SWANTON, Vt. – Voters in the town of Swanton on Tuesday voted 731-160 to reject a wind-energy project that, residents say, poses a threat to health, home values and local aesthetics.
After months of weighing pros and cons of constructing 500-foot wind turbines on a prominent hillside near 134 homes, Swanton residents overwhelmingly said no to the project and sent a message to lawmakers that they want local control over renewable energy siting.
As part of Tuesday’s special election, the first of two articles on the ballot asked voters if they oppose putting turbines on Rocky Ridge. The vote was 731-160 against the turbines.
The second question asked if voters wanted new legislation enabling local control and review of industrial scale wind and solar generation. The result was 744-142 in favor of local control.
Christine Lang, a resident who led a grassroots effort to stop the project, said results of Tuesday’s election show broad citizen engagement pays off.
“We’ve been to almost every single house in Swanton. When we first got the (voter) list we thought there’s no way we could ever do this. But it went quite well,” she said.
“We went door to door with flyers and talked to a lot of people. The majority of the feedback we got from people is they’re on our side. They don’t want these things.”
Lang said top concerns among people she spoke with included health worries related to noise and infrasound; water quality issues, including runoff to wells, Fairfield Pond and St. Albans Bay; and sinking home values.
The concerns were especially imminent for 134 families living within a one-mile radius of Rocky Ridge, Lang said.
“People are very fearful for their children and how they’re going to be affected by it. There’s a lot of small children right here close by.”
As a homeowner who would have to live in the shadow of the towers, Lang said she worried how the project would impact home values and the natural beauty of the area.
“You come up here for a reason, and when you have a 500-foot turbine looming 2,000 feet from your home, my house is not going to be worth what it’s worth right now – there’s no way. Who would want to buy it?”
She added that wind turbines would be devastating for homes on Fairfield Pond.
“The people on the pond are going to lose why they’re on the pond – peace, tranquility, the loons, the peaceful evenings of not looking at seven blinking red lights reflecting on the water.”
Since introducing the project in June, Swanton Wind LLC, the developer, has lost support of electric companies and the Public Service Department. Even Gov. Peter Shumlin, the lead pitchman in favor of turning Vermont into a stand-alone all-renewable-energy economy, came out against the project.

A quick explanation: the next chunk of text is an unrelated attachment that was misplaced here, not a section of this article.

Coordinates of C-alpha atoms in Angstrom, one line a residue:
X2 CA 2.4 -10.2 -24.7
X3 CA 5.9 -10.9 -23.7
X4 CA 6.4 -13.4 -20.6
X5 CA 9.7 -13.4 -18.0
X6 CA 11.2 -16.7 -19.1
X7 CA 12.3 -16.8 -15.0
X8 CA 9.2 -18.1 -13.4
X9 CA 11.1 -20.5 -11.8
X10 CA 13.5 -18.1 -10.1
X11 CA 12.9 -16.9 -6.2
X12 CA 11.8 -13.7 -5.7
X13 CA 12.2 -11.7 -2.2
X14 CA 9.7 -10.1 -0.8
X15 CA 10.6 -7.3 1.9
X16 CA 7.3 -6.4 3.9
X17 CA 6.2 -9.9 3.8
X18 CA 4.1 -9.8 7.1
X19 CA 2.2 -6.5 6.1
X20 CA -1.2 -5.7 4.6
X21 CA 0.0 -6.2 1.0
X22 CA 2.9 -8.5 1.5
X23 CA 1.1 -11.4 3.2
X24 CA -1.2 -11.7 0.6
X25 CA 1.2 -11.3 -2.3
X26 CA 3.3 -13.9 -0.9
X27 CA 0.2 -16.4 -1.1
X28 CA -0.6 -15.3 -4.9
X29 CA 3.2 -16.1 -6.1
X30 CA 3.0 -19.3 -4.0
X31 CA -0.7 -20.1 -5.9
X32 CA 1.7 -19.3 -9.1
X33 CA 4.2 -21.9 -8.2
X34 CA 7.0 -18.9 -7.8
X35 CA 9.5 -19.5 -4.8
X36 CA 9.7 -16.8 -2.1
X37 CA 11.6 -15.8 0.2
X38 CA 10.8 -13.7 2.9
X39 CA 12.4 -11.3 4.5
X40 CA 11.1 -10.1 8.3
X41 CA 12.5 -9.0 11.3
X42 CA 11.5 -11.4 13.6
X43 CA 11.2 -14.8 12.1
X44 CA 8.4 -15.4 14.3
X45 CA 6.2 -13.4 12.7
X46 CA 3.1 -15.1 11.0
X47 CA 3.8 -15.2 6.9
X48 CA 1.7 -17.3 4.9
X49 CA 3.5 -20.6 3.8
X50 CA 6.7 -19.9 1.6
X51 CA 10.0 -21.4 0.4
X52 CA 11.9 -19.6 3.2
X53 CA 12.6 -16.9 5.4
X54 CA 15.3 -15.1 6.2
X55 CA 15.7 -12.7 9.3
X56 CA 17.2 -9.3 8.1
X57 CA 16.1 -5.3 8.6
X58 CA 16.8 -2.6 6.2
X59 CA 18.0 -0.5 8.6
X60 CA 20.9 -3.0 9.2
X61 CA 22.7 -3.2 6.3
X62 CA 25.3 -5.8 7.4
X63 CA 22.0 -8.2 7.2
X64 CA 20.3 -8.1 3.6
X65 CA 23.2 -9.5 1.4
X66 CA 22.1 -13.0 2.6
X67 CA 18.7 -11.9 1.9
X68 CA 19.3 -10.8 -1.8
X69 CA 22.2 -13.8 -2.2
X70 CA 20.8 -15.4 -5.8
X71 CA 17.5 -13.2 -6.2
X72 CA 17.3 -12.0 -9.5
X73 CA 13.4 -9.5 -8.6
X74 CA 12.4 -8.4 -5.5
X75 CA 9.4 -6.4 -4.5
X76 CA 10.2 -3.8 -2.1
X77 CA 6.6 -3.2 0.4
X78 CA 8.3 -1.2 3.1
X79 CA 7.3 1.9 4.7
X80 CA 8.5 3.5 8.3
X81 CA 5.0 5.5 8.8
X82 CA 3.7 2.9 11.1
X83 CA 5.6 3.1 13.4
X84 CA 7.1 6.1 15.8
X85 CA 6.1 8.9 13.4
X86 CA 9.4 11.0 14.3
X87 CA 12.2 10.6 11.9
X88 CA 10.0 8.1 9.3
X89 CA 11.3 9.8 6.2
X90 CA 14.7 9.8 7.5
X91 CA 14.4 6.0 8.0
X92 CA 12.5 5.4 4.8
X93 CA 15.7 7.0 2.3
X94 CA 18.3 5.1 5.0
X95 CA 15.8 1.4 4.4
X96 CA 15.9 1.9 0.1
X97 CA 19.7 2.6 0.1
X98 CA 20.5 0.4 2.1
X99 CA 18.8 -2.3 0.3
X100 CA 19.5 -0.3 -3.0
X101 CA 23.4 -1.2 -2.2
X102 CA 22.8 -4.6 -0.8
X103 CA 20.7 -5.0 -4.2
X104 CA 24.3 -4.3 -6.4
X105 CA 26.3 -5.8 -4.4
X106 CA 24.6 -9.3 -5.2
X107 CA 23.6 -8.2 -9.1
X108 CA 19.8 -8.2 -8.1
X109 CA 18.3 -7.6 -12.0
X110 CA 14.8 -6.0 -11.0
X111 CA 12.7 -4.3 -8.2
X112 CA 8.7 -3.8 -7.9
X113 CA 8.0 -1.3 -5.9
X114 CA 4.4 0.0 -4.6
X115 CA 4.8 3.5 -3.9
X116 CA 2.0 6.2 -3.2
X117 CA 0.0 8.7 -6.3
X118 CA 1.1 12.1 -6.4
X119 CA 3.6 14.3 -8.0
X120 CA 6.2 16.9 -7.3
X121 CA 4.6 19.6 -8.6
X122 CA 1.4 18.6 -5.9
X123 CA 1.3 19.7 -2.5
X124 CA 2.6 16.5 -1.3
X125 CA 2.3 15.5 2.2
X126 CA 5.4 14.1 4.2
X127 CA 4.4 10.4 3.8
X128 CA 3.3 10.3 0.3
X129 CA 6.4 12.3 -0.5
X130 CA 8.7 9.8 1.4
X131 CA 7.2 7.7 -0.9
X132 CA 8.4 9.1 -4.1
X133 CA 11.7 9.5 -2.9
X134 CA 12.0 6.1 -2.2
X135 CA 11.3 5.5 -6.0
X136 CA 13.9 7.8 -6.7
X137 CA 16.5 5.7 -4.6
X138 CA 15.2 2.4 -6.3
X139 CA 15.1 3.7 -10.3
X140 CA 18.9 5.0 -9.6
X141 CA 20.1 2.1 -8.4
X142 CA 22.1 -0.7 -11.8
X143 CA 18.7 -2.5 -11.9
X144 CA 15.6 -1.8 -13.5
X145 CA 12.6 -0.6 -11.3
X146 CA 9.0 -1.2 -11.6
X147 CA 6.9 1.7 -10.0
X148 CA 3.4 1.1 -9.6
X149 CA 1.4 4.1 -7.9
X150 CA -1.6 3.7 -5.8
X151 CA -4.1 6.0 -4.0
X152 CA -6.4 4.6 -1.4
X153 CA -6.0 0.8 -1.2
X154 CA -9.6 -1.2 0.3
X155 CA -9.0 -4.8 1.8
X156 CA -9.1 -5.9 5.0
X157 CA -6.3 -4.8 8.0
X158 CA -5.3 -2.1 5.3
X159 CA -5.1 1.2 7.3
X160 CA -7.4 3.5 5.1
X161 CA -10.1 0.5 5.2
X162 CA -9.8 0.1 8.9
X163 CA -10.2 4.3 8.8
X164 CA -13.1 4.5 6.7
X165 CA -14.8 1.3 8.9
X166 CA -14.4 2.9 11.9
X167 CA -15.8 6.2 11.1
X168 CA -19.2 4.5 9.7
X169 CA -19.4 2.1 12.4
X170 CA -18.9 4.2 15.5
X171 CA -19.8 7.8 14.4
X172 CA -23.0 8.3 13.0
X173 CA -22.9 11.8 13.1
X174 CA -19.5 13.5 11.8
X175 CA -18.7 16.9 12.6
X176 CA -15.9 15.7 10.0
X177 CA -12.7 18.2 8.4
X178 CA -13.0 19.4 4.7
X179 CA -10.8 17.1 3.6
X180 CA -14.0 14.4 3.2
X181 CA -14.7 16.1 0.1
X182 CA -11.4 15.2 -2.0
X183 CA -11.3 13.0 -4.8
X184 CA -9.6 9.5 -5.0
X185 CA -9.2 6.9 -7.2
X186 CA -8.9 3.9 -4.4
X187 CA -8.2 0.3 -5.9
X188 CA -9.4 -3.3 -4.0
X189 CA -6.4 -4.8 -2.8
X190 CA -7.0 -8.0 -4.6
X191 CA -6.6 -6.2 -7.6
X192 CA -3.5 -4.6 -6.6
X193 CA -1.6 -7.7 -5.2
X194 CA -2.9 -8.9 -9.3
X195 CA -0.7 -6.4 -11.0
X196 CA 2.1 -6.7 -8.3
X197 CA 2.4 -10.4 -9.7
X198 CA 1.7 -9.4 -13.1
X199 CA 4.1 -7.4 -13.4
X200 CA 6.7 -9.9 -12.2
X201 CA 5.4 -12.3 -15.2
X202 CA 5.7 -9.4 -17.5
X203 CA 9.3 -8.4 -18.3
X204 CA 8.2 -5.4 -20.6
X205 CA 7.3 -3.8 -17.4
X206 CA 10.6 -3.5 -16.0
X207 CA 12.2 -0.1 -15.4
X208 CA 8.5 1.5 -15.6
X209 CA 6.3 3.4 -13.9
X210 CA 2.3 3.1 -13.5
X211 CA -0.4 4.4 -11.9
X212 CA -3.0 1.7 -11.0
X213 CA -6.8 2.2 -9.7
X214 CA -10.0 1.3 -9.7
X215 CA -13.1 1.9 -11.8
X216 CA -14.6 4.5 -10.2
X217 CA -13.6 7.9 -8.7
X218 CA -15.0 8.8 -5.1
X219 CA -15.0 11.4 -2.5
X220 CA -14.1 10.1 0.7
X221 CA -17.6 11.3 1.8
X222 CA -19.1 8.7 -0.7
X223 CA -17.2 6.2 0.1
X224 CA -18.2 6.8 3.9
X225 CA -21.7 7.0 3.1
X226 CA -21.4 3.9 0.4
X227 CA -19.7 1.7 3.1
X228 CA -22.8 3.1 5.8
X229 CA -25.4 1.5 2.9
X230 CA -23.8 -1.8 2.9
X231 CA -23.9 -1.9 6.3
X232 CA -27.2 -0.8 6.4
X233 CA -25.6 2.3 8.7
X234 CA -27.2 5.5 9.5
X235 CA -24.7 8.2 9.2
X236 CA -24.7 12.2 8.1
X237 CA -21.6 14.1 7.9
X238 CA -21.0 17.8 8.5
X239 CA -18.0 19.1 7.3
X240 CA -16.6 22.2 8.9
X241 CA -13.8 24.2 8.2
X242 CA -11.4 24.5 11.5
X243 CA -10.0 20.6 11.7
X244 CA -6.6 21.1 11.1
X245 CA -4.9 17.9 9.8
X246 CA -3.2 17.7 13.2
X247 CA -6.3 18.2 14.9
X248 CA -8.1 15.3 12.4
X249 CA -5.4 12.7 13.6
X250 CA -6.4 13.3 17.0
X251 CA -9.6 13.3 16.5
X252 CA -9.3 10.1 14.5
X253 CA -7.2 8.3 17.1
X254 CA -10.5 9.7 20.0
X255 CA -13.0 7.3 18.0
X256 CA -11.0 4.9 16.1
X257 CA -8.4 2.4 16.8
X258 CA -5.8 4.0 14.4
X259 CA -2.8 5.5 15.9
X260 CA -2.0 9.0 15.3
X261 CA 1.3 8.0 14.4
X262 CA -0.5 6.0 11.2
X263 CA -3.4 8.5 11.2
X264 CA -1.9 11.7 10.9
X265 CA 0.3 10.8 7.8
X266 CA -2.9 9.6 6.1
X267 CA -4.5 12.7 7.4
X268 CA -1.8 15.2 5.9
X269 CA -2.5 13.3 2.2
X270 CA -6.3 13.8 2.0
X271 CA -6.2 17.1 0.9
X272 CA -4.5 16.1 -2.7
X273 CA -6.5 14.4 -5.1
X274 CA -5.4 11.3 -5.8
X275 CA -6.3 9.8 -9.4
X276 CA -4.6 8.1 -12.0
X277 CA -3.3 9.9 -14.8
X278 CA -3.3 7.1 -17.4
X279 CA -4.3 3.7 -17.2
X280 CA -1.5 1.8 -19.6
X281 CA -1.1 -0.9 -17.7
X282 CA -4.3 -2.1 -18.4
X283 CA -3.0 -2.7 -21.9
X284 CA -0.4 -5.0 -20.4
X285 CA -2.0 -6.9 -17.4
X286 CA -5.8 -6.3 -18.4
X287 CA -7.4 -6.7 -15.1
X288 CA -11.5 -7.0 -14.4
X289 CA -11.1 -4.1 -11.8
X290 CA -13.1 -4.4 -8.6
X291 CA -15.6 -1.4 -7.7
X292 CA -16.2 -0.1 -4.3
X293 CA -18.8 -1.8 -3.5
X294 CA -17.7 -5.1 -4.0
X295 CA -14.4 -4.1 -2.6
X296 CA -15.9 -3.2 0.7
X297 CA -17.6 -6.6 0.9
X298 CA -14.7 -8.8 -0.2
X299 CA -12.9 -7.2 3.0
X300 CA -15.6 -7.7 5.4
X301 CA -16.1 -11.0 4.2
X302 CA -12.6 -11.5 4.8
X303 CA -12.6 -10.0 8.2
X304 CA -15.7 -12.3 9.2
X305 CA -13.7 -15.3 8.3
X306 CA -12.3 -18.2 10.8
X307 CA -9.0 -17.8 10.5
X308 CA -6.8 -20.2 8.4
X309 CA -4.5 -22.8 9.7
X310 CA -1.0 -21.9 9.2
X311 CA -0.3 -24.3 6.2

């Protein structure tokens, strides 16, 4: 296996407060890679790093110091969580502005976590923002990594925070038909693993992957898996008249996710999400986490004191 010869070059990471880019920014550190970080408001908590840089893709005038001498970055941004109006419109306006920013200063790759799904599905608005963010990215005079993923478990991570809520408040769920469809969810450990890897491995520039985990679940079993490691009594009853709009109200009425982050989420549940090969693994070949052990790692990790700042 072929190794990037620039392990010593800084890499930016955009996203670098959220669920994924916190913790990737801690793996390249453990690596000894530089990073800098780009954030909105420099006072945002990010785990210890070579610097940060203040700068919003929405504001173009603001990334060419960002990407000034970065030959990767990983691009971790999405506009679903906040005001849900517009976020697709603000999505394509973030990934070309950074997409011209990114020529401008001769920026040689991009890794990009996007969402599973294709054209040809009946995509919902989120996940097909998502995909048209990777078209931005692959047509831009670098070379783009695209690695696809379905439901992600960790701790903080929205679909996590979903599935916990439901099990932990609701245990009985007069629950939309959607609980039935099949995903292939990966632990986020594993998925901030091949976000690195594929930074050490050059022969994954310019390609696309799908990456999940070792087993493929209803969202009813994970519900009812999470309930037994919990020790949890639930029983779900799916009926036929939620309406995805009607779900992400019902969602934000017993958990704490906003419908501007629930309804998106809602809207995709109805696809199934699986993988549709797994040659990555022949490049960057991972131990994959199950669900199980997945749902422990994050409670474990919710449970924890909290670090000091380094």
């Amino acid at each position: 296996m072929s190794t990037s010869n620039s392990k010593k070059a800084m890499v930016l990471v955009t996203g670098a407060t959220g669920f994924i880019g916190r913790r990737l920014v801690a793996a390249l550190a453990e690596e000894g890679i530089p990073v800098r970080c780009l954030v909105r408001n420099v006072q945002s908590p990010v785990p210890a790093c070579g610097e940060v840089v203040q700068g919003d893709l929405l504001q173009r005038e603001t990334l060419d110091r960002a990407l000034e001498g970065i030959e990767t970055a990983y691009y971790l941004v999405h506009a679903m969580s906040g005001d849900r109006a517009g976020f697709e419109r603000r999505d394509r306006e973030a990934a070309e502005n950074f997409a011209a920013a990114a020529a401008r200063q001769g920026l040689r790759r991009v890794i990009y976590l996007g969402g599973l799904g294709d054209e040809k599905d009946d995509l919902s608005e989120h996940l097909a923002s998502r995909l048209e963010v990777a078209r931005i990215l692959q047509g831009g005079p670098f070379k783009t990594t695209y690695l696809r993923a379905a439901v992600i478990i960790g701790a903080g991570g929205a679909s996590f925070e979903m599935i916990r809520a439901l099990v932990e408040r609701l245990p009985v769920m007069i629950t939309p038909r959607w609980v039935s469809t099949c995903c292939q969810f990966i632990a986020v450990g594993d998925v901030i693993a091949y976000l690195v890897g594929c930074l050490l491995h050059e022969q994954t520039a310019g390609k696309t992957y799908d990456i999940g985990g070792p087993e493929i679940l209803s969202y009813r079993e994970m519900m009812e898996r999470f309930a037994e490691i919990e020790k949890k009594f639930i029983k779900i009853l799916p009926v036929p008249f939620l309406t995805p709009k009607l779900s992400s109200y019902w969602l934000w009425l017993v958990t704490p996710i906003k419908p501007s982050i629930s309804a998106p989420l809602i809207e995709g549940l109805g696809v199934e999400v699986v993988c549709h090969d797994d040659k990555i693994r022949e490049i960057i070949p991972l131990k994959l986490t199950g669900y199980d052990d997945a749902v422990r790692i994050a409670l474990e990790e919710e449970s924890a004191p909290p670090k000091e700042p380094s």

Barriers to moving ahead with the 20-megawatt facility include maxed-out transmission lines and low density population areas that don’t need the generation. Adding lines to carry power to other areas of the state would add millions of dollars to the project, driving up energy prices for ratepayers.
A lesser known, but equally significant, barrier is a hazard notice from the Federal Aviation Administration, which warned turbine blades would interfere with radar between the Boston Air Route Traffic Control Center and the FAA Saint Albans enroute radar antenna. The Boston Center relies on radar to ensure safe air travel across New England states, New York and part of Pennsylvania.
Joel Clark, vice chair of the Swanton Selectboard, told Vermont Watchdog the vote “certainly will send a message to the Legislature that there should be some local control.”
He said Swanton’s zoning standards don’t allow for developments of that size, adding that the Public Service Board’s process for approving renewable energy is outdated. The PSB has the final say on whether the project is approved.
“I think when they passed that law and created the Public Service Board, it was for the big plants that provided electricity like in Vernon, not these renewable energy projects that are springing up everywhere uncontrolled.”
Lang said residents aren’t against renewable energy projects if they’re sited well.
“Projects have to be done right. That’s all the town is asking for. Putting turbines that are the height of 50-story buildings in the middle of a development and over a pond isn’t right,” she said.
“Montpelier needs to start listening. Vermont’s not going in a good direction right now. I’ve never been a political person, but I’m so disgusted with the way they’re working right now. It’s certainly not the Vermont way.”
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